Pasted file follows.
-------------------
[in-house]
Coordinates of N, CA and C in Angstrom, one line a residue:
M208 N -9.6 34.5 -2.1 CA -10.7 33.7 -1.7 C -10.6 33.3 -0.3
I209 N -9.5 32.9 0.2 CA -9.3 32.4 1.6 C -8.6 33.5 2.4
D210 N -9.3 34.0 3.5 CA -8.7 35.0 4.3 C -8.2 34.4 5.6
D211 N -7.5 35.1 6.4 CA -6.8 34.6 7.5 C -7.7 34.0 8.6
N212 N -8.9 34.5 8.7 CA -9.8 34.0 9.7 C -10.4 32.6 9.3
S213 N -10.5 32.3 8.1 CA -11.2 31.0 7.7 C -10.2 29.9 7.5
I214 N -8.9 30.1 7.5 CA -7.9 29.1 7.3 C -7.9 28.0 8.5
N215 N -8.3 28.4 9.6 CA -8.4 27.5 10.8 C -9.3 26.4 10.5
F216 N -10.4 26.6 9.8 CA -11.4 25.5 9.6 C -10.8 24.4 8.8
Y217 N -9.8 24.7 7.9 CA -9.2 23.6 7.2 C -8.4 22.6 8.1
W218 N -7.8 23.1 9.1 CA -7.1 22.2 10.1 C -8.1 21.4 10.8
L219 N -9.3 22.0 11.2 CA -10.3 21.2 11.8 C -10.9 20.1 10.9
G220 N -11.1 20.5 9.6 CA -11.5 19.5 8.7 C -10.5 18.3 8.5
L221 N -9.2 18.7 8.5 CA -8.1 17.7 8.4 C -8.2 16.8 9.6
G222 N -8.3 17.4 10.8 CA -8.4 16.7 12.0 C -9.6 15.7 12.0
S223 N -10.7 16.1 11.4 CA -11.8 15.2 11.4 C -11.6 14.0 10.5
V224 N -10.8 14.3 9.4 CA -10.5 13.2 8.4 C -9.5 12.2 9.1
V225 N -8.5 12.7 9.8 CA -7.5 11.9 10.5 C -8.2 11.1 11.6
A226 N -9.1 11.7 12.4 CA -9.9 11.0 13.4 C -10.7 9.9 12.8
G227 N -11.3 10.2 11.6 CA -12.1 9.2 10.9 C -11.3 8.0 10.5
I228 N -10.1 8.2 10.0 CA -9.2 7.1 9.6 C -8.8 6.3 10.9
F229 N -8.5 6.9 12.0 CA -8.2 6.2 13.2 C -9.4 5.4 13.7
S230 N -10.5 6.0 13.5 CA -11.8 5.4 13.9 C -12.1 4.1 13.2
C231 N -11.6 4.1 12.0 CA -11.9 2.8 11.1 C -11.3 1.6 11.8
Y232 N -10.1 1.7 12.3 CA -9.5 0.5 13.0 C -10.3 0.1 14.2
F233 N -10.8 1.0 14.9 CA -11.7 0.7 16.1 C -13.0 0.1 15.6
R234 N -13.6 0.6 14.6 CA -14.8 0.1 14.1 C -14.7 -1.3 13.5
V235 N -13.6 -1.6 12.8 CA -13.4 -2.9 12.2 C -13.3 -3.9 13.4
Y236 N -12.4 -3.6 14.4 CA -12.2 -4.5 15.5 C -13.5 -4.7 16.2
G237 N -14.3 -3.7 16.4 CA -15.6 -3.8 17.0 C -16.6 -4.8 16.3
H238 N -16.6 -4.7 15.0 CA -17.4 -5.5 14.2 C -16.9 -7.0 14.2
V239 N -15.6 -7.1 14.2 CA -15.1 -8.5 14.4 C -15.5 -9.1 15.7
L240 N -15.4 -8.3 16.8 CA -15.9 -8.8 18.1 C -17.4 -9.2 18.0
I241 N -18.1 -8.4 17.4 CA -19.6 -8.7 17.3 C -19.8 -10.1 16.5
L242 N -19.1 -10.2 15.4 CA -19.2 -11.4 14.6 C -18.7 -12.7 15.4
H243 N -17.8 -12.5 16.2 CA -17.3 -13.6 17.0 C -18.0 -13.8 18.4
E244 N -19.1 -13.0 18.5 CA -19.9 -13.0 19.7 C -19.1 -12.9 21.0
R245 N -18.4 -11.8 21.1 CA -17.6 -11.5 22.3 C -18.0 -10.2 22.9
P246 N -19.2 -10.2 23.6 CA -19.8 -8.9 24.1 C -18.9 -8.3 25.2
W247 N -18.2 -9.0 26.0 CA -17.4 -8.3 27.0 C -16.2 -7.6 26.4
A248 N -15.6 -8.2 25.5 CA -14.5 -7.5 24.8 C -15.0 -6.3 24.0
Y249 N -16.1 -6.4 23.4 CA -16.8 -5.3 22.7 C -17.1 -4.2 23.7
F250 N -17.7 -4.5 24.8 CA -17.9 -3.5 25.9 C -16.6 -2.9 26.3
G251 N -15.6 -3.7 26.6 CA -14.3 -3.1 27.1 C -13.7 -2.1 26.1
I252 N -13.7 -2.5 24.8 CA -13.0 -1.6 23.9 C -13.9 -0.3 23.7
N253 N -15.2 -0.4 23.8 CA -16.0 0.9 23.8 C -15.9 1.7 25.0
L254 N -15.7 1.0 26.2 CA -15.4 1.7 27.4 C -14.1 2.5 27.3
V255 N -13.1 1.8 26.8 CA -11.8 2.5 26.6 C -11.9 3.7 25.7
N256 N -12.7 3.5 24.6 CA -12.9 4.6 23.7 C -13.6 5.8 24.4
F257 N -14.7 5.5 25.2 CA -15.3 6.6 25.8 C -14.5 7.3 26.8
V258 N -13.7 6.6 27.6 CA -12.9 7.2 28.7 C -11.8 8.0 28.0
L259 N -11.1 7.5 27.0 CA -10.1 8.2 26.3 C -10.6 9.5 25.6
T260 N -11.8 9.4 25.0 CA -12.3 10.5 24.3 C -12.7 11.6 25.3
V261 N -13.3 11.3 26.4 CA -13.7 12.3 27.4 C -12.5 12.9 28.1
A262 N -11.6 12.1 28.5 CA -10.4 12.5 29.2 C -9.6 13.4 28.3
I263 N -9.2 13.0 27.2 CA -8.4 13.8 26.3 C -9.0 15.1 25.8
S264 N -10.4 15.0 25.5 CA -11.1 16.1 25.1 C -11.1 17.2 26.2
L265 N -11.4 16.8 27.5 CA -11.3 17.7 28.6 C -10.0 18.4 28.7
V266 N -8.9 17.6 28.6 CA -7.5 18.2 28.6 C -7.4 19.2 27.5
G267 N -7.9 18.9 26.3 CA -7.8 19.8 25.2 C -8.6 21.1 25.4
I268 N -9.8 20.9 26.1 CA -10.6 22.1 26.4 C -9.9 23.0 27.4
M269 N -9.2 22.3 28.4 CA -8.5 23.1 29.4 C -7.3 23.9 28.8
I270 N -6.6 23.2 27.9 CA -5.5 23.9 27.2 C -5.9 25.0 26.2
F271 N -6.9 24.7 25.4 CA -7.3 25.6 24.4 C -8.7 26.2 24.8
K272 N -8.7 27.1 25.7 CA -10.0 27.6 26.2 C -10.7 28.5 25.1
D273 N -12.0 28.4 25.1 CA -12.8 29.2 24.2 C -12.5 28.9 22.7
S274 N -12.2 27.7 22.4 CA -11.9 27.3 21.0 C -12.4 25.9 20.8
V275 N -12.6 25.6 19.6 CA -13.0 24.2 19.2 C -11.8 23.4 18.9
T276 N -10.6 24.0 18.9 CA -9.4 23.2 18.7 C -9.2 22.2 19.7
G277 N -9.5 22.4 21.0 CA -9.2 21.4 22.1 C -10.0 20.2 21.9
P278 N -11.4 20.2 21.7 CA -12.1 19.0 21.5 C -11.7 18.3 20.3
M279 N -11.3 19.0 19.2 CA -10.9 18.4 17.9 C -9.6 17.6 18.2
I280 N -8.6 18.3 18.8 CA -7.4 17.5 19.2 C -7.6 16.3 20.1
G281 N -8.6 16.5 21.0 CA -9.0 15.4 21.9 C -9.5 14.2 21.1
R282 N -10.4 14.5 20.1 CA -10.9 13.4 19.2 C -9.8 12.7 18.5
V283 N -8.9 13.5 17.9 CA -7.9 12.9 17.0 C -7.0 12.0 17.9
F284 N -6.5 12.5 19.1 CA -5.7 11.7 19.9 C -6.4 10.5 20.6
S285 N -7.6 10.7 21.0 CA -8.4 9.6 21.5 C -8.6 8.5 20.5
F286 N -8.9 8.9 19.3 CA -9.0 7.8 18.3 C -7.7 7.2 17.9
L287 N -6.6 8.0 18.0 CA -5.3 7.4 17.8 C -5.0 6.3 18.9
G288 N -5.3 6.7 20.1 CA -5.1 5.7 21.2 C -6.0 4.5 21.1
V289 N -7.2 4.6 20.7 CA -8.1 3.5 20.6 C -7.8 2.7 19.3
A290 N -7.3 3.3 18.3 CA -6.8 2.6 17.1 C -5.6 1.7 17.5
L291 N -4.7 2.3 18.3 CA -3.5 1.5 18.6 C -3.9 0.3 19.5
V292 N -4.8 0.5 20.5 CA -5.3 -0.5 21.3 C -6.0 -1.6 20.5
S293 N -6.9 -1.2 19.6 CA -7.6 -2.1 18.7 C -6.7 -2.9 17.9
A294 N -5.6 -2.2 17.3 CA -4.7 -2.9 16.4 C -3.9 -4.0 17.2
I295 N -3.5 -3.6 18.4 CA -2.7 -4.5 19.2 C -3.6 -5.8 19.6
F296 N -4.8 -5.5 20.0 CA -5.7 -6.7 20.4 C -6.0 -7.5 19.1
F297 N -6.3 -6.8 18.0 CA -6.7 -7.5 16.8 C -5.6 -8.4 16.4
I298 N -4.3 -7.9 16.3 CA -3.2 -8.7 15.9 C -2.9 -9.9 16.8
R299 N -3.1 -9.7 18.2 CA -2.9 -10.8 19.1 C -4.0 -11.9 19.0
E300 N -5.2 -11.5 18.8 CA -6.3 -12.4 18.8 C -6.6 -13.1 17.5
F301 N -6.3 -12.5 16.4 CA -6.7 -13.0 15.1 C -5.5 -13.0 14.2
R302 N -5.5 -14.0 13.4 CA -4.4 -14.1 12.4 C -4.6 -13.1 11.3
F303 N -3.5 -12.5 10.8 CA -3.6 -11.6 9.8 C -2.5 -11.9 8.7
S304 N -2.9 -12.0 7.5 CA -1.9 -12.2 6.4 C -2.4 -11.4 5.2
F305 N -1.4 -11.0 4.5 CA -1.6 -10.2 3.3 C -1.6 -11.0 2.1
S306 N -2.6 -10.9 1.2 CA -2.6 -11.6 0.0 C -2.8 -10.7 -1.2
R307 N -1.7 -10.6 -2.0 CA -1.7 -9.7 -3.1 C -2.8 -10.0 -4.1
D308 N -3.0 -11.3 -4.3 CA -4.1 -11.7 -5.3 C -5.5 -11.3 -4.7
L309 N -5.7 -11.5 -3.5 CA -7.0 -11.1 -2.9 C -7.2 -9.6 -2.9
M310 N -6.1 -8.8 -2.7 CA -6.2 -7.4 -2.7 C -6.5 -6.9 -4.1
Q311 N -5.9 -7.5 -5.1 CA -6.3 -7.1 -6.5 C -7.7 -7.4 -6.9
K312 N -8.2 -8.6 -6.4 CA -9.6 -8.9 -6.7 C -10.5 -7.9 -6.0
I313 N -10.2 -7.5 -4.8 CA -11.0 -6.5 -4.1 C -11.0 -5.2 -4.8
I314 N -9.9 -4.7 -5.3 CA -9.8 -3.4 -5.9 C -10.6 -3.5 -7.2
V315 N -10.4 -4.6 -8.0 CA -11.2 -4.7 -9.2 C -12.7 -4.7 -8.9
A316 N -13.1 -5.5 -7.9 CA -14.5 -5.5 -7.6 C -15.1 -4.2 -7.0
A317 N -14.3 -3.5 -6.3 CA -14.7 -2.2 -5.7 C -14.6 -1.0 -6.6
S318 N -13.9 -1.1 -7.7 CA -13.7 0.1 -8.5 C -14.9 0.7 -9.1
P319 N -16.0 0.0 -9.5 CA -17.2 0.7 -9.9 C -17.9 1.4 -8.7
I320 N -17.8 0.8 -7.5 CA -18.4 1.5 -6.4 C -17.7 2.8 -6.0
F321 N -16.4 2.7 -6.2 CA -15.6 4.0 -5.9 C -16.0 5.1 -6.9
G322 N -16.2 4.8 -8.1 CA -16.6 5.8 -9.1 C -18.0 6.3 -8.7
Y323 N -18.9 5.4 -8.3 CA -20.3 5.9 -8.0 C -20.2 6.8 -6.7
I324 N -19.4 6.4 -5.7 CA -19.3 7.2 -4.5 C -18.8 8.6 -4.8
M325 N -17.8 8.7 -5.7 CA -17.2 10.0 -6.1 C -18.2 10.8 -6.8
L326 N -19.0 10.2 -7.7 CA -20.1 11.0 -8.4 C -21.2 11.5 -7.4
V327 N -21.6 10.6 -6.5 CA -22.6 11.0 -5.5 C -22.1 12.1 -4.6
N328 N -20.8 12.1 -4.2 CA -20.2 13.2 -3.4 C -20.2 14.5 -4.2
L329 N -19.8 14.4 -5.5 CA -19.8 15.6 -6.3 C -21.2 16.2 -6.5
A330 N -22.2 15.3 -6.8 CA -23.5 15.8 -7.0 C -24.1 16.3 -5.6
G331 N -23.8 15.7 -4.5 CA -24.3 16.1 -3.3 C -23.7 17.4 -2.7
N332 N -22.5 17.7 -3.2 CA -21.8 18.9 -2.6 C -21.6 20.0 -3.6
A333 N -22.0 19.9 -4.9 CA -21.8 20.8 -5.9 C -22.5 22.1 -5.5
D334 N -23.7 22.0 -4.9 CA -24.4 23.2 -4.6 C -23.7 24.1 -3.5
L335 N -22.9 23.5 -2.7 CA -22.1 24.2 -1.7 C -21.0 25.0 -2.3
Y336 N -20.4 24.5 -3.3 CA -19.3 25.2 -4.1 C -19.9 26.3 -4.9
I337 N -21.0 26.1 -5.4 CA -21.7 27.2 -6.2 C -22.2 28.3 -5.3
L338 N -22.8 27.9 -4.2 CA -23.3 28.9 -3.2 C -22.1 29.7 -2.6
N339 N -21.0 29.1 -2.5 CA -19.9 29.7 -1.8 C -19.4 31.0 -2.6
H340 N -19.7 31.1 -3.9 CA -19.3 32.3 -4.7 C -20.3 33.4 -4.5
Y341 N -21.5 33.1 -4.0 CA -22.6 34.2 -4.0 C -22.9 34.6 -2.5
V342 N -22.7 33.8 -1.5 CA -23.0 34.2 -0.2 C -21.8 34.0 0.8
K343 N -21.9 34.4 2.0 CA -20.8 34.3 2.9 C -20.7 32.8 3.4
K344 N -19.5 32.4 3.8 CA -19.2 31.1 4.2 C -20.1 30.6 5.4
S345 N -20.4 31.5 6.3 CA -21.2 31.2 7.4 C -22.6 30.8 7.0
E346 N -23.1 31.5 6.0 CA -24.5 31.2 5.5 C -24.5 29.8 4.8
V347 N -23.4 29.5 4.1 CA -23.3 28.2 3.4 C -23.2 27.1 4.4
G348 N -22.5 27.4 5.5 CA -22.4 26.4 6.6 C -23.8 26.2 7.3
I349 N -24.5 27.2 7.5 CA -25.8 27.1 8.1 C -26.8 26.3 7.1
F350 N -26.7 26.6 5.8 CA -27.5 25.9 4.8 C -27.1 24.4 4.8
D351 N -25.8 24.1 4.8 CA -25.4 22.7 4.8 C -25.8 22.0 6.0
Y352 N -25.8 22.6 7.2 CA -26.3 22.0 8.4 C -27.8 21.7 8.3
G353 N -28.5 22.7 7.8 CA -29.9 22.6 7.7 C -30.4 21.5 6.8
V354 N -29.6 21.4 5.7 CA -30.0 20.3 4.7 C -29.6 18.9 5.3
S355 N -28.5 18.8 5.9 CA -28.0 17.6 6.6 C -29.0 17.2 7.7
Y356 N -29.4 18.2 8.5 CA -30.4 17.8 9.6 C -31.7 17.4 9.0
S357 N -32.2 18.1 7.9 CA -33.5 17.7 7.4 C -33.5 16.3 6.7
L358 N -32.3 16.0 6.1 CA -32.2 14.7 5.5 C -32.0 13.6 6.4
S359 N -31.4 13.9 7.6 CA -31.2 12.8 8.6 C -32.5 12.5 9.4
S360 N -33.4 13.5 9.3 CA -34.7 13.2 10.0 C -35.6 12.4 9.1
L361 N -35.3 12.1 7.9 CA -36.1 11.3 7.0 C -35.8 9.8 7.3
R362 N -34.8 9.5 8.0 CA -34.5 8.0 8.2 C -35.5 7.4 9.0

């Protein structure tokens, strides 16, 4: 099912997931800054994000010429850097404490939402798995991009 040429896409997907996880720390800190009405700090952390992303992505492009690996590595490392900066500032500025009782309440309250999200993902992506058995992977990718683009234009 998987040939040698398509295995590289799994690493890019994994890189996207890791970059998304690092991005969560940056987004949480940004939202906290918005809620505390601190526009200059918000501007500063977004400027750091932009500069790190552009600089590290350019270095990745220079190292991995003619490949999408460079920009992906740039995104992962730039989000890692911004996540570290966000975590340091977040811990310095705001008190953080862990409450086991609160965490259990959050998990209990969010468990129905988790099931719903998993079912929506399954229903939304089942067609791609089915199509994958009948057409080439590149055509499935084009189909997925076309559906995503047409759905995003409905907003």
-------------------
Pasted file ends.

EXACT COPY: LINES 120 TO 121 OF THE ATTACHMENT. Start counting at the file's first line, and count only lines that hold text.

M325 N -17.8 8.7 -5.7 CA -17.2 10.0 -6.1 C -18.2 10.8 -6.8
L326 N -19.0 10.2 -7.7 CA -20.1 11.0 -8.4 C -21.2 11.5 -7.4